University of Alberta

Stephen Mayor

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Education
2007 – Present     PhD Student, University of Alberta
Projecting boreal biodiversity changes under neutral and niche theories in relation to human impacts

2004 – 2006     MSc, Memorial University of Newfoundland
The spatial structure of habitat selection by caribou (Rangifer tarandus caribou) in Newfoundland: new multi-scaled approaches with applications to limiting factors


2000 – 2004     HBSc, Trent University
The scale dependence of population density in mammals

Current Research
Alberta’s boreal forest faces unprecedented cumulative impacts of oil and gas, forestry, agricultural, urban, and transportation land uses.  The effects of these changes on biodiversity are unclear, yet understanding them is necessary for effective land use planning.  Two contrasting theories, Niche Theory and the Unified Neutral Theory of Biodiversity, predict markedly different shapes of local species extirpation and community disassembly.  As a result, there is considerable uncertainty in how human activities will affect biodiversity in real landscapes, even with empirical data.  My research will provide an empirical evaluation and mechanistic foundation for the shape of the relationship between human impacts and biodiversity in Boreal Alberta. 

           

Publications

Mayor, S.J., D.C. Schneider, J.A. Schaefer, S.P. Mahoney.  Habitat selection at multiple scales. In review.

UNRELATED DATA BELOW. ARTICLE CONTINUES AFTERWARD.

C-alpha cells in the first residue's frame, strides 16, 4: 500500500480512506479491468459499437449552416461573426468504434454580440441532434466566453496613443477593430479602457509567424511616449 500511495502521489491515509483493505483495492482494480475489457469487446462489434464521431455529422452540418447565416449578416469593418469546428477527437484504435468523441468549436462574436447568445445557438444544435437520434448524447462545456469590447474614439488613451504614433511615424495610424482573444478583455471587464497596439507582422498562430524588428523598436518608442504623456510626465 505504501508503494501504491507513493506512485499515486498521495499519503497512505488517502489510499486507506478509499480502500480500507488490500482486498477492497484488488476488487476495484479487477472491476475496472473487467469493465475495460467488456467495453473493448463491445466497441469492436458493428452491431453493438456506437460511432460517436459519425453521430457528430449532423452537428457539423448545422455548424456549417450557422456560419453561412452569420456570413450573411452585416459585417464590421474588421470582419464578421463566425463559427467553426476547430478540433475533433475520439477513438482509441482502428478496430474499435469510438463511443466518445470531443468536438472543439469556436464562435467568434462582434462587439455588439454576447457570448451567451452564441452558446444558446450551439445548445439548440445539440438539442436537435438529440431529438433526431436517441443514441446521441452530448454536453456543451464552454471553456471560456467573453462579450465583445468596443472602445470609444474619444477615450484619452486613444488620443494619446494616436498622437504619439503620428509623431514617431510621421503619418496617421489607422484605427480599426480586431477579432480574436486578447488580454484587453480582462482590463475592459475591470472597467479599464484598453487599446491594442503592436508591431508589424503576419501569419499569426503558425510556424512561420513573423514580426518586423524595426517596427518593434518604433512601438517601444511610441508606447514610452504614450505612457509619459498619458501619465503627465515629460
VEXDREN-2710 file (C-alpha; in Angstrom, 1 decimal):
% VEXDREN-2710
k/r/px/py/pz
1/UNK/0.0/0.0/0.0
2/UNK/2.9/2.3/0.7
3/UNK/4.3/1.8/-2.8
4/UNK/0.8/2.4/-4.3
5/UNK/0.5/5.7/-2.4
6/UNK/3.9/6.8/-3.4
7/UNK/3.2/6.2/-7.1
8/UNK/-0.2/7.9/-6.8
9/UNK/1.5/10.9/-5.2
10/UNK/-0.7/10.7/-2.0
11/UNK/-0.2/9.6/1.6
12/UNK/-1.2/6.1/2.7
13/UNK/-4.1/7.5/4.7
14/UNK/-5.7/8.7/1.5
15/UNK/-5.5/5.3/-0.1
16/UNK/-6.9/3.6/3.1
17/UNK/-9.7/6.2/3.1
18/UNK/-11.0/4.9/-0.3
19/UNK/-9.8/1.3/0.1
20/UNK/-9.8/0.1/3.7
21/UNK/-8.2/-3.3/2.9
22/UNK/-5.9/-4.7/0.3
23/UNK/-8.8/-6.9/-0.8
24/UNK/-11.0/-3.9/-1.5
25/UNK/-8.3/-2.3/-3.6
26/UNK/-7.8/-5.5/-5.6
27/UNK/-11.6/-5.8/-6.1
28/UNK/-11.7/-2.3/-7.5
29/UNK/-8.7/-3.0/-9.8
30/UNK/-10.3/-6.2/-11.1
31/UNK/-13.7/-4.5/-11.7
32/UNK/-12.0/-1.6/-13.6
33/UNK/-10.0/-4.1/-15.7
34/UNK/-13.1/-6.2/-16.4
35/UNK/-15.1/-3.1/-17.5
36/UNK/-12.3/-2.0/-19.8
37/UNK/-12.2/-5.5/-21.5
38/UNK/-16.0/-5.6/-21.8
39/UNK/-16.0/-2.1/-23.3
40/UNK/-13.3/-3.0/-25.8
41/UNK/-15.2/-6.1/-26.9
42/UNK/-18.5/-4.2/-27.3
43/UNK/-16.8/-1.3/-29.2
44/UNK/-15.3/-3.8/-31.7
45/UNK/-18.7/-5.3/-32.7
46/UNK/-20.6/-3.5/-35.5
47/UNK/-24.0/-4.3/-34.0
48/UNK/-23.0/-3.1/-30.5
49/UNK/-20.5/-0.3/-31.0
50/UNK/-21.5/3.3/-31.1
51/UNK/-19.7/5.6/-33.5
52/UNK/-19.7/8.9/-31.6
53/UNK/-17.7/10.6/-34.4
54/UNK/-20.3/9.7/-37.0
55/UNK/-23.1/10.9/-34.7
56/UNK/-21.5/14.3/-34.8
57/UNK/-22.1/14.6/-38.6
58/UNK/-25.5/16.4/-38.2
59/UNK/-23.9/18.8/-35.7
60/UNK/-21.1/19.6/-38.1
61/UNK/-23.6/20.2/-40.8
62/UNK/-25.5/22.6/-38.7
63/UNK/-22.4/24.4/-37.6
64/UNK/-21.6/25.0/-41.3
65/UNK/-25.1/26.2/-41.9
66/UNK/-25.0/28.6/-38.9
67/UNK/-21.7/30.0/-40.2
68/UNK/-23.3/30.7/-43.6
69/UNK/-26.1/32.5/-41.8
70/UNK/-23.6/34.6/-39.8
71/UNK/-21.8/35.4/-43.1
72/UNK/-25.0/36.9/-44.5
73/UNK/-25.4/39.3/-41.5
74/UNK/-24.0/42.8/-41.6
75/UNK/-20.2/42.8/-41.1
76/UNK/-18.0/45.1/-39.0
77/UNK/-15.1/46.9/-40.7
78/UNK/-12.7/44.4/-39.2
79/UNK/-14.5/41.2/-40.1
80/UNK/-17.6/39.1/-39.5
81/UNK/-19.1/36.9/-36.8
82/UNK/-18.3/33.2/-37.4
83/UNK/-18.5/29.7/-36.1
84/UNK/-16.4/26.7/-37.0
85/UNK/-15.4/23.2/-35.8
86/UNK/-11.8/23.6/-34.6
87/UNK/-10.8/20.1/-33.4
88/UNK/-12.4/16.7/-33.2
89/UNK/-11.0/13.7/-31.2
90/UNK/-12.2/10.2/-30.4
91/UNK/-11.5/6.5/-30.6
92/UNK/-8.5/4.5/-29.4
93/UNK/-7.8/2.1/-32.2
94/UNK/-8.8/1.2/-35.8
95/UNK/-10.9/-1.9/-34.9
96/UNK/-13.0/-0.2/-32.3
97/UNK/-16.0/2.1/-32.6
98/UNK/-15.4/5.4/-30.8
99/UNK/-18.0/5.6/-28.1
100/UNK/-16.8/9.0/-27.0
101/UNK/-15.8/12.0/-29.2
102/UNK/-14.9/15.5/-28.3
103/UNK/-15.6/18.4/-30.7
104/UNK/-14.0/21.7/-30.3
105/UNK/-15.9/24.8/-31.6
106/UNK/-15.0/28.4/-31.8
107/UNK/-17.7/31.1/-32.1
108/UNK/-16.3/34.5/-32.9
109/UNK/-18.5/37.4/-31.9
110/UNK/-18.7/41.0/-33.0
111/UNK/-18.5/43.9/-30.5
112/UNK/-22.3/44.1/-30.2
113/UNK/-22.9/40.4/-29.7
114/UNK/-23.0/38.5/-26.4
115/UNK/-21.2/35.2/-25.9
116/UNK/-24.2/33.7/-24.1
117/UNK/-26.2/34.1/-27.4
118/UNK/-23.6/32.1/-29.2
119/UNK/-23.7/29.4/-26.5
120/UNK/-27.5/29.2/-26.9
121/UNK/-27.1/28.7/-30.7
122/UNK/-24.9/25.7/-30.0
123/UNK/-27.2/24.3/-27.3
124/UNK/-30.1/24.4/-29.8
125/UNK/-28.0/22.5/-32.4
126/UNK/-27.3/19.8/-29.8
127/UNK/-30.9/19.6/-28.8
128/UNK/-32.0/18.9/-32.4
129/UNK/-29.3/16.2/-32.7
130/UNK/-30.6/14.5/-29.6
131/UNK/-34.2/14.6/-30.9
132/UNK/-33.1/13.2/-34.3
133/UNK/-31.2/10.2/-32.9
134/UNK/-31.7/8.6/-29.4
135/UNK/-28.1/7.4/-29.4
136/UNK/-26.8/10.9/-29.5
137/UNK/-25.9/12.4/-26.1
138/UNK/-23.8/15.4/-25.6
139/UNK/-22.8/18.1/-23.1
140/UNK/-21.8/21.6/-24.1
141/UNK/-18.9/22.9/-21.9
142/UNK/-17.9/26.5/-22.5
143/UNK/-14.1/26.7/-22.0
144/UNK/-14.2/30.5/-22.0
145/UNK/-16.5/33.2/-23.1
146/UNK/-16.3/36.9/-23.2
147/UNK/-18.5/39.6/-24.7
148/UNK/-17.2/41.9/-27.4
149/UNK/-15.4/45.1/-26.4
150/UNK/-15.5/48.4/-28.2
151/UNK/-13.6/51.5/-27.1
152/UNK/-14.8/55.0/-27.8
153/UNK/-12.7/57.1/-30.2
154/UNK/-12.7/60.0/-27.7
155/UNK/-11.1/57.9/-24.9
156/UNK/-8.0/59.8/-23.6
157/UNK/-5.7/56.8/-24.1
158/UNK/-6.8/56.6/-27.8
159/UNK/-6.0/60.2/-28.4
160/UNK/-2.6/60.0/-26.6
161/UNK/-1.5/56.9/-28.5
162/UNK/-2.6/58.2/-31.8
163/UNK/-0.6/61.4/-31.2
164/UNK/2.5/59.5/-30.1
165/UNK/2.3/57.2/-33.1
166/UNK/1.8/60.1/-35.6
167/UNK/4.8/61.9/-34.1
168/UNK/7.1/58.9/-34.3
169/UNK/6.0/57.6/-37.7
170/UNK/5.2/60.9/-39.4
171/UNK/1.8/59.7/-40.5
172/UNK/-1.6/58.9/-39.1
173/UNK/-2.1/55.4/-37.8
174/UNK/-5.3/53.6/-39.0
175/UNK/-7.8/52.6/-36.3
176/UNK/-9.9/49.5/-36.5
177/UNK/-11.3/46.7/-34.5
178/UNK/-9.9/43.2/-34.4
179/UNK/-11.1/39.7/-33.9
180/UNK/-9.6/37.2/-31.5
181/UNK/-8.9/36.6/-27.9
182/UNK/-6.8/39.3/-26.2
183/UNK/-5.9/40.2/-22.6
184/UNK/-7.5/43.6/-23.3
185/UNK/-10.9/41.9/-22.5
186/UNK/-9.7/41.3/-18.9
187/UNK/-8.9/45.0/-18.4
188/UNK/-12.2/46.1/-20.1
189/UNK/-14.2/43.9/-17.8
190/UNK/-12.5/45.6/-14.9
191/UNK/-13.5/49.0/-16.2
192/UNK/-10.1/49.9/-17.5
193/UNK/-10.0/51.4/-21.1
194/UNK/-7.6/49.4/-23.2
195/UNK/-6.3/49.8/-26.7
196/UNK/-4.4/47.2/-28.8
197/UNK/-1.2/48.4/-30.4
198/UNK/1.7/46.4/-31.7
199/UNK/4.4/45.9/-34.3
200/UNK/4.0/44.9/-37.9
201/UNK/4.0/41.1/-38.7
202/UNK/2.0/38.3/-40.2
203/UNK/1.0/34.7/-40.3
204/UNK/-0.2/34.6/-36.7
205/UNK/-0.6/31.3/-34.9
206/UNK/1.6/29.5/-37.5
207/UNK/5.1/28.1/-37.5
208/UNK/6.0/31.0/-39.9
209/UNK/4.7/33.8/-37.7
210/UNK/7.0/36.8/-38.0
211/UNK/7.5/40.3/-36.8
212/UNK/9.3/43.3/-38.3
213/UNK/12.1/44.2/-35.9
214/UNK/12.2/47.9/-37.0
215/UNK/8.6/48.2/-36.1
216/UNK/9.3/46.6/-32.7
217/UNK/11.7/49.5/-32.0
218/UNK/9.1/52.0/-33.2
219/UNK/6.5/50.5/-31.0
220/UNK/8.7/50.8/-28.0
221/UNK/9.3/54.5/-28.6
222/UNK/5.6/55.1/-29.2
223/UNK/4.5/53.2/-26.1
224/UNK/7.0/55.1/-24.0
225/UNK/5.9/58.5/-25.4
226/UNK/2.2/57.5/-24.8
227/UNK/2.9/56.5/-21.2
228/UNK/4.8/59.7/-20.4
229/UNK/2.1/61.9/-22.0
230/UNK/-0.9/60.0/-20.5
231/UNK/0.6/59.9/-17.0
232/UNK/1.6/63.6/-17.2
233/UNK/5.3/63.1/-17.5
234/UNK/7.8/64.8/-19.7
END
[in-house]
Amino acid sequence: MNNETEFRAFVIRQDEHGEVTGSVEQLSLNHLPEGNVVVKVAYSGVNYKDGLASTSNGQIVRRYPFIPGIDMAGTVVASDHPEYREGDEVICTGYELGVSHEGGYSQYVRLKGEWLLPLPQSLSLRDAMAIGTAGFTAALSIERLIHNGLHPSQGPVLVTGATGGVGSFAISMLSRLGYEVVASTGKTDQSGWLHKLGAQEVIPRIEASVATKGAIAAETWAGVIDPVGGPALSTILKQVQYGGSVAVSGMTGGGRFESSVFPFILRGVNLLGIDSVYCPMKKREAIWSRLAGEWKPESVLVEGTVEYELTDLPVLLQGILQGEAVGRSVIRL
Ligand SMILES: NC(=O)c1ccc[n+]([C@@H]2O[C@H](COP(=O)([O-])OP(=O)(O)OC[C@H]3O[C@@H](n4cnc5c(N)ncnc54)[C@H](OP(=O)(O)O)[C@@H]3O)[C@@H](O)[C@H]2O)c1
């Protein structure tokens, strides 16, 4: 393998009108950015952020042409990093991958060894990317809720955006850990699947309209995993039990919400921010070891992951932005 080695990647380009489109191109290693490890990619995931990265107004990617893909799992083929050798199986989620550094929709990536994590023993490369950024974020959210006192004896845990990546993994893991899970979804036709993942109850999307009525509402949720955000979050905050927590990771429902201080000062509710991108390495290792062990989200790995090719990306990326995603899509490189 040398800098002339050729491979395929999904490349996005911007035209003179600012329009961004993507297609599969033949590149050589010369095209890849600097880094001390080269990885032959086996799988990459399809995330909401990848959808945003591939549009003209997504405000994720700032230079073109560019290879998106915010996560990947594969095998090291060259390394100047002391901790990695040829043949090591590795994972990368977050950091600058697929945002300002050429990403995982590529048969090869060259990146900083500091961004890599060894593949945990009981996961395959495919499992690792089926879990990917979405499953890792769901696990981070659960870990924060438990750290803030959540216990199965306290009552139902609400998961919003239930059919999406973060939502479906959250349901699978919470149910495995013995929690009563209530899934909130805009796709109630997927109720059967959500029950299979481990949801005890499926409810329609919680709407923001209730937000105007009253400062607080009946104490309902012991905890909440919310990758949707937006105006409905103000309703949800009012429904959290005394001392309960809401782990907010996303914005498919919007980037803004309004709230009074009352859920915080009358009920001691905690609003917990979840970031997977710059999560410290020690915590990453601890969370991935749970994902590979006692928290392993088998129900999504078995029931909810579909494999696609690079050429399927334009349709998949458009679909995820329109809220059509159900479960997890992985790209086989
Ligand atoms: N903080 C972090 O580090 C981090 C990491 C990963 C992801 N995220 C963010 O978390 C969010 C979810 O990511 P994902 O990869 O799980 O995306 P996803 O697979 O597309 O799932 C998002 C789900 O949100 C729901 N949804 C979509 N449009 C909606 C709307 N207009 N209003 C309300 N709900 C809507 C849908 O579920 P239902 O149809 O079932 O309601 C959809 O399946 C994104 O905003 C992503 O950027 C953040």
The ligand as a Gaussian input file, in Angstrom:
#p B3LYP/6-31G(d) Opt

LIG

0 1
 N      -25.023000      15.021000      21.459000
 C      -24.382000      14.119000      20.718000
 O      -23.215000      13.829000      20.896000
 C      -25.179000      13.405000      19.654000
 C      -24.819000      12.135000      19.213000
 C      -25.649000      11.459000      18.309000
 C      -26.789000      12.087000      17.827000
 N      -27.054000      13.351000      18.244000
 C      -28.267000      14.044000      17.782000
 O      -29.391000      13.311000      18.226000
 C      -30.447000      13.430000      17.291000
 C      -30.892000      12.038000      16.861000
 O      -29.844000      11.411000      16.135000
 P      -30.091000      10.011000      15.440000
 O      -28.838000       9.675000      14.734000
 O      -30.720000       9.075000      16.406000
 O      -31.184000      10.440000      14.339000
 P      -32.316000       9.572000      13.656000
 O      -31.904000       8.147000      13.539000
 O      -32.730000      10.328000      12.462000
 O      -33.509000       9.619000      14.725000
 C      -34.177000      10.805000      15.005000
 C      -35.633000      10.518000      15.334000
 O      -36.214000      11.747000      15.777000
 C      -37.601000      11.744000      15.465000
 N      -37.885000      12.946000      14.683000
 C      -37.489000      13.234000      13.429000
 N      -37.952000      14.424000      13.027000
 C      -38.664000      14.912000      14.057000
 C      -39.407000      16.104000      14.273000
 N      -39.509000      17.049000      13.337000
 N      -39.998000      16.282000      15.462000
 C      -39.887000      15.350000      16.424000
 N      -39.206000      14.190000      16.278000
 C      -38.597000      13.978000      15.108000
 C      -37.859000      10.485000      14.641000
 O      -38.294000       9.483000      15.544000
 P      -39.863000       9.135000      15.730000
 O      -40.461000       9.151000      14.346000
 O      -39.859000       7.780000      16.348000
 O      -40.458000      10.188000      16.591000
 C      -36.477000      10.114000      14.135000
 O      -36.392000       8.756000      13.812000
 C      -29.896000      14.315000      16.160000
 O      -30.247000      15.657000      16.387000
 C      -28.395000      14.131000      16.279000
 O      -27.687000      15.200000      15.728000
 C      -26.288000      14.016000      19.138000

Mayor, S.J., J.A. Schaefer, S.P. Mahoney, D.C. Schneider.  The spatial structure of habitat selection: a caribou’s-eye-view. Acta Oecologica, in press.

 

J.A. Schaefer and S.J. Mayor. 2007. Geostatistics reveal the scale of habitat selectionEcological Modelling 209:401-406.

 

Mayor, S.J., J.A. Schaefer, D.C. Schneider, S.P. Mahoney. 2007. Spectrum of selection: new approaches to detecting the scale dependent response to habitat.  Ecology 88:1634-1640.

 

Mayor, S.J. and J.A. Schaefer.  2005.  The many faces of population density.  Oecologia 145:276-281.

Hobbies and Interests
Wilderness canoeing and hiking, climbing, cycling, live music, literature.

Contact Information
Office: Z 1021
(780) 492-5751
mayor@ualberta.ca

Stephen Mayor

Department of Biological Sciences, CW-405

University of Alberta

Edmonton, AB, Canada

T6G 2E9

 

Last Modified:2014-03-31